Several limitations need to be noted. First, the study used a small sample of college students as participants and focused on a single issue in the news articles. Hence, future work should extend this line of research by examining the role of visual narratives in the news coverage of other controversial social and political issues to enhance the generalizability of these findings. A more representative sample can enhance the external validity of the findings. Furthermore, the reading environment of the study was also artificial, given that participants did not have the opportunity to choose a topic to read about. Another limitation is that the news stories tested only one specific message; perhaps a news story that provided different evidence would have triggered different reactions. Finally, it should be reported that only one item was used to measure information-seeking intentions.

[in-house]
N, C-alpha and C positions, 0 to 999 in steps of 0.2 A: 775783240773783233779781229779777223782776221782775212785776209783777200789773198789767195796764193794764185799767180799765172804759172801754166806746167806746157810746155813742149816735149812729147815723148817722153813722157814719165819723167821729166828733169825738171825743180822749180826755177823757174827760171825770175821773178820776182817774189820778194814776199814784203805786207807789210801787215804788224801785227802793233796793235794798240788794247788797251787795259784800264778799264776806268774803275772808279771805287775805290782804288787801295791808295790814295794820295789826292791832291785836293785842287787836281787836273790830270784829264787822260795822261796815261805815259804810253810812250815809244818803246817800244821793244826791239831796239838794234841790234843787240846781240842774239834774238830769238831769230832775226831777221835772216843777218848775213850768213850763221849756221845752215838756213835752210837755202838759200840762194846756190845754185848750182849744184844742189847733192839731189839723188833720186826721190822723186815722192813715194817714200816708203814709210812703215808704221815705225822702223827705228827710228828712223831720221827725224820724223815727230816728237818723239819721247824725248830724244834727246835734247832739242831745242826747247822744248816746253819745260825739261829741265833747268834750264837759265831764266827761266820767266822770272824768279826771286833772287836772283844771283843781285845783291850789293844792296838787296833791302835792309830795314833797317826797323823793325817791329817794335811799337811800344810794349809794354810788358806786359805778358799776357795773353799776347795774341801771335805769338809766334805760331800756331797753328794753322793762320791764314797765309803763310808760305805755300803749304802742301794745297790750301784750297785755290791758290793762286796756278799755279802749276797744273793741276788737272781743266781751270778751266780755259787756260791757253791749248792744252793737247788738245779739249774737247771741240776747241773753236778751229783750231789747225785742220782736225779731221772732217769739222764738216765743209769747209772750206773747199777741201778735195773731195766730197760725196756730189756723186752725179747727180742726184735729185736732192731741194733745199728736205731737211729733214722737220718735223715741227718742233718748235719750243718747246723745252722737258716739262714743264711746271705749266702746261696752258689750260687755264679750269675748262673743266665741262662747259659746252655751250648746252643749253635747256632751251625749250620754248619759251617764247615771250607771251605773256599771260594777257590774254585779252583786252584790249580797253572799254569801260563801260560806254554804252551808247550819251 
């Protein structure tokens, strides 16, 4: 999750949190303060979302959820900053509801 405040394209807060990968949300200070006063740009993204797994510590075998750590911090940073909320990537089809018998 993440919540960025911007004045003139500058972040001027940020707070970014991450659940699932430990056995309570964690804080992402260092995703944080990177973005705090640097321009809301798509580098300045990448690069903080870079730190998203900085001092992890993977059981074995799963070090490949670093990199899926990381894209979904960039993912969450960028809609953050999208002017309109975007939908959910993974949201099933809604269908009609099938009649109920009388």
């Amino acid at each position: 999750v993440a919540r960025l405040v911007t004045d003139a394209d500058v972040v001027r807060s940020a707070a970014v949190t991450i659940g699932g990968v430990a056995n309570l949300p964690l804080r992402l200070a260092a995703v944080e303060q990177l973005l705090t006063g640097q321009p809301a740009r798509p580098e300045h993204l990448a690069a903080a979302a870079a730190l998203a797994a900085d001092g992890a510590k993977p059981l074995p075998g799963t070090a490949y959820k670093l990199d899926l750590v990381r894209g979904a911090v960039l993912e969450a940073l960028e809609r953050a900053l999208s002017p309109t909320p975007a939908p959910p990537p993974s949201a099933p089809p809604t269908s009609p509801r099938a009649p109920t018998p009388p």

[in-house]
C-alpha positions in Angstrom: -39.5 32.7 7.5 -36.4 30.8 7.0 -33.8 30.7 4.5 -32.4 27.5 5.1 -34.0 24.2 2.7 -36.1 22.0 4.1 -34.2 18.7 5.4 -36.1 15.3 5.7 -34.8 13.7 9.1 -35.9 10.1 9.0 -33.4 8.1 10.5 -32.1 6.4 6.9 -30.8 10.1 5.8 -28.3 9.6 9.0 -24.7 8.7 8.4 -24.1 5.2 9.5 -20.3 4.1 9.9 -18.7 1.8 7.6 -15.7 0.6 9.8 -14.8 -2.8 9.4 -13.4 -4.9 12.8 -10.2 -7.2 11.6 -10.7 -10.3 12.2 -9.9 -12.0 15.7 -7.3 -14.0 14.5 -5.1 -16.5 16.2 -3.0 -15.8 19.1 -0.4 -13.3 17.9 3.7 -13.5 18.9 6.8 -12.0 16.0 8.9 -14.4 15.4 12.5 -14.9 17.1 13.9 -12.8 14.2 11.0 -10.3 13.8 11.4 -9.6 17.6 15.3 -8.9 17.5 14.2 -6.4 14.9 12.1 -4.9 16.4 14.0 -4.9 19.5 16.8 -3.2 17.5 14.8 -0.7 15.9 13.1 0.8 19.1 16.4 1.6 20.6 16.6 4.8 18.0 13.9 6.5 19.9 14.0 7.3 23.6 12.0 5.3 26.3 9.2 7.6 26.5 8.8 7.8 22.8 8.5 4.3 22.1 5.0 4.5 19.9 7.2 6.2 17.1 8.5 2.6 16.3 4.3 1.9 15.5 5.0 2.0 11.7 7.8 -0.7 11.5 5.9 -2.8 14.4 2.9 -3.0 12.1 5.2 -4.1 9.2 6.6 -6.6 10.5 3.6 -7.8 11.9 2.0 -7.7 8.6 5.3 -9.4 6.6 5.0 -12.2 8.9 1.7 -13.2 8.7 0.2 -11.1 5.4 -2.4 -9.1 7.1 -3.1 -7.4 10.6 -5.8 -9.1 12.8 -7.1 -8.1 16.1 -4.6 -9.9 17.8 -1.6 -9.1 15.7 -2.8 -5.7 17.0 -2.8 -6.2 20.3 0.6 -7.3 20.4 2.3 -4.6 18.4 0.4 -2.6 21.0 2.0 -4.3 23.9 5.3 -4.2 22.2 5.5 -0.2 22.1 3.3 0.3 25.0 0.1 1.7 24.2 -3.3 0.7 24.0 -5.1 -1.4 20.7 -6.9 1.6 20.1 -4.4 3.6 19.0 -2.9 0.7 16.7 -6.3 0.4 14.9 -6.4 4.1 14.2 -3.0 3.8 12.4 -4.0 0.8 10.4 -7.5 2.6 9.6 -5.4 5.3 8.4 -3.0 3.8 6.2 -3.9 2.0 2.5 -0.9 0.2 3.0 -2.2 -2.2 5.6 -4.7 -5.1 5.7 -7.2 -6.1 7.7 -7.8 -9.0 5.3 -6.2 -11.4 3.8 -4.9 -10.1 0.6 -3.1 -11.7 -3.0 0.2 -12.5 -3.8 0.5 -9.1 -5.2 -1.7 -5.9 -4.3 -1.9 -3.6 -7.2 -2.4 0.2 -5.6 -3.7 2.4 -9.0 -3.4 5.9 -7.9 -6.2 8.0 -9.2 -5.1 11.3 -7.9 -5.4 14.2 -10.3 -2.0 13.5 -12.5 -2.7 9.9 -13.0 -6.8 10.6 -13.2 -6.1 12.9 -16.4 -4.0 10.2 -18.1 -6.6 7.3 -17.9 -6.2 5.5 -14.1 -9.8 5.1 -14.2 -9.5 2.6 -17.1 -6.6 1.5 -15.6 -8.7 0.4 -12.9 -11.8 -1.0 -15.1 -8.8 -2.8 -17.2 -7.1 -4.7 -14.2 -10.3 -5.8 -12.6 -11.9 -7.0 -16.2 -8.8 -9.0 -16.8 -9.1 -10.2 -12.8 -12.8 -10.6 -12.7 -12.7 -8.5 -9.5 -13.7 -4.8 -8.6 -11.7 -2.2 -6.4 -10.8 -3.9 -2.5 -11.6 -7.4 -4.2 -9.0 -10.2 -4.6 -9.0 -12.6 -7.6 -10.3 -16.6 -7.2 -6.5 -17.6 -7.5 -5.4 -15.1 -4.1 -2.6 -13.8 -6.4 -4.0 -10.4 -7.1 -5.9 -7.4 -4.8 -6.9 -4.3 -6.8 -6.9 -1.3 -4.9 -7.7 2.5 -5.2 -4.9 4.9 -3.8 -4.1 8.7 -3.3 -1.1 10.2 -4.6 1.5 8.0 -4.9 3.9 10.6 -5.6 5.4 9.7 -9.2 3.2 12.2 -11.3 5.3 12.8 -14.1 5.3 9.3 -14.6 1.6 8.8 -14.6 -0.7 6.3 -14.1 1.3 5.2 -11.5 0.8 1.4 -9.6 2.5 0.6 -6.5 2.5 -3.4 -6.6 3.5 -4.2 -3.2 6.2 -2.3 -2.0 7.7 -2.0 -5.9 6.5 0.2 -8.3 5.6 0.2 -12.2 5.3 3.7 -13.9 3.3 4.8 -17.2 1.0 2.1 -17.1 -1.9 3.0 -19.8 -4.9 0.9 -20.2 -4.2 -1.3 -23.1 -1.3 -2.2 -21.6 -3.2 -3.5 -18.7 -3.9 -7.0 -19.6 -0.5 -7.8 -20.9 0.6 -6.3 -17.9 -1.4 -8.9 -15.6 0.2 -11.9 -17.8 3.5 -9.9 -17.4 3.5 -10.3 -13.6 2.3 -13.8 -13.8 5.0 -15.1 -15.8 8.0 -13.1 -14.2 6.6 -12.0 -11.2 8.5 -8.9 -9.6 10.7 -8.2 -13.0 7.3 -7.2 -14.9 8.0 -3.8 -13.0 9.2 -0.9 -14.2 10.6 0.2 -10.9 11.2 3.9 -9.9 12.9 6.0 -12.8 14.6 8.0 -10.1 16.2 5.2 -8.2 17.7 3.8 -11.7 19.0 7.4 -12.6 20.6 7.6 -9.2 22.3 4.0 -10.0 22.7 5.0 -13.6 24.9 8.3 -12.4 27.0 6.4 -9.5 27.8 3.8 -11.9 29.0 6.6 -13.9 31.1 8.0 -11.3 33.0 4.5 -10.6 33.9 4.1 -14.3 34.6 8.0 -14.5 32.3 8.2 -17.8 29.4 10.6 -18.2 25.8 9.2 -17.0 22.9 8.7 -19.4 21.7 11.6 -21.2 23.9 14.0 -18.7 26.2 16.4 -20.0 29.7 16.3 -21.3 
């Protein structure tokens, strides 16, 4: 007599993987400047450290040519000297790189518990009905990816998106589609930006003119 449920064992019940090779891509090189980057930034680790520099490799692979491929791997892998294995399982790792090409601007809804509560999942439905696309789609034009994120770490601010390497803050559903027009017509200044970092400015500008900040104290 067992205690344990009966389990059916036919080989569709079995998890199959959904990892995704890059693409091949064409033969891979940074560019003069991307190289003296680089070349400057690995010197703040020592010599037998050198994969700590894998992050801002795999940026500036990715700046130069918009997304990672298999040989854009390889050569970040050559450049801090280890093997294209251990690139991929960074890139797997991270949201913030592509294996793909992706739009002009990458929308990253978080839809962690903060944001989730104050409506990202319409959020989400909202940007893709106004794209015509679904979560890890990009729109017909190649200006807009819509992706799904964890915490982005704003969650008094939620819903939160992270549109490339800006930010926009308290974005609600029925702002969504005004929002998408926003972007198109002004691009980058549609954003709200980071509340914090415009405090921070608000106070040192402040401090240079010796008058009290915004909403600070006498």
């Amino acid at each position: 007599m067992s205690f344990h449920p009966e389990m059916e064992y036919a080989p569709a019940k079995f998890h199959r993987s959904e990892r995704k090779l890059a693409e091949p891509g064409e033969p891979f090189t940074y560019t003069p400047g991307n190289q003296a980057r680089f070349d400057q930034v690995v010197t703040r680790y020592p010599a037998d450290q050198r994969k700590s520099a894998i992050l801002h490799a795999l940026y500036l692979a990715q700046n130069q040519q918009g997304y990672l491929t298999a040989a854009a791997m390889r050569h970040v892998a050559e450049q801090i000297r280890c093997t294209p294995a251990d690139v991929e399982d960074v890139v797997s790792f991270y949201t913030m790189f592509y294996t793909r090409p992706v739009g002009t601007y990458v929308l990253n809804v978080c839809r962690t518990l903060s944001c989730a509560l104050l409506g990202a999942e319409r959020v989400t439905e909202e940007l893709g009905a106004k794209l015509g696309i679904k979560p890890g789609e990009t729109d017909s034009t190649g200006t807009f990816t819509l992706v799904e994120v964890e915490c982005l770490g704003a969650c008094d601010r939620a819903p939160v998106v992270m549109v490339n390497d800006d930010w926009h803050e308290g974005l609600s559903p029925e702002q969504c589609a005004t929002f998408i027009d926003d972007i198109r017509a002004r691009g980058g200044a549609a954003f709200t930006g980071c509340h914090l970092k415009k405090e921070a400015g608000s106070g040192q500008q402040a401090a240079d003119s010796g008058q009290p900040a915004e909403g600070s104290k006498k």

Despite these limitations, our study provides insights about narrative and visual persuasion that can serve as springboard for future research. For example, future studies may explain the impact of visuals and narratives by measuring additional variables, such as cognitive responses and reactance, to provide a more holistic understanding of how narratives and visuals might work together in affecting individuals. Also, researchers can examine visual narratives by using other news topics and interrogating the applicability of our results in other domains, such as health communication. Overall, this study provides invaluable practical implications for journalists in connecting with news consumers by showing the different processes through which narrative and visual messages persuade.


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JIANGXUE (ASHLEY) HAN Appalachian State University, USA

FUYUAN SHEN (1) Pennsylvania State University, USA

Michail Vafeiadis:

Jiangxue (Ashley) Han: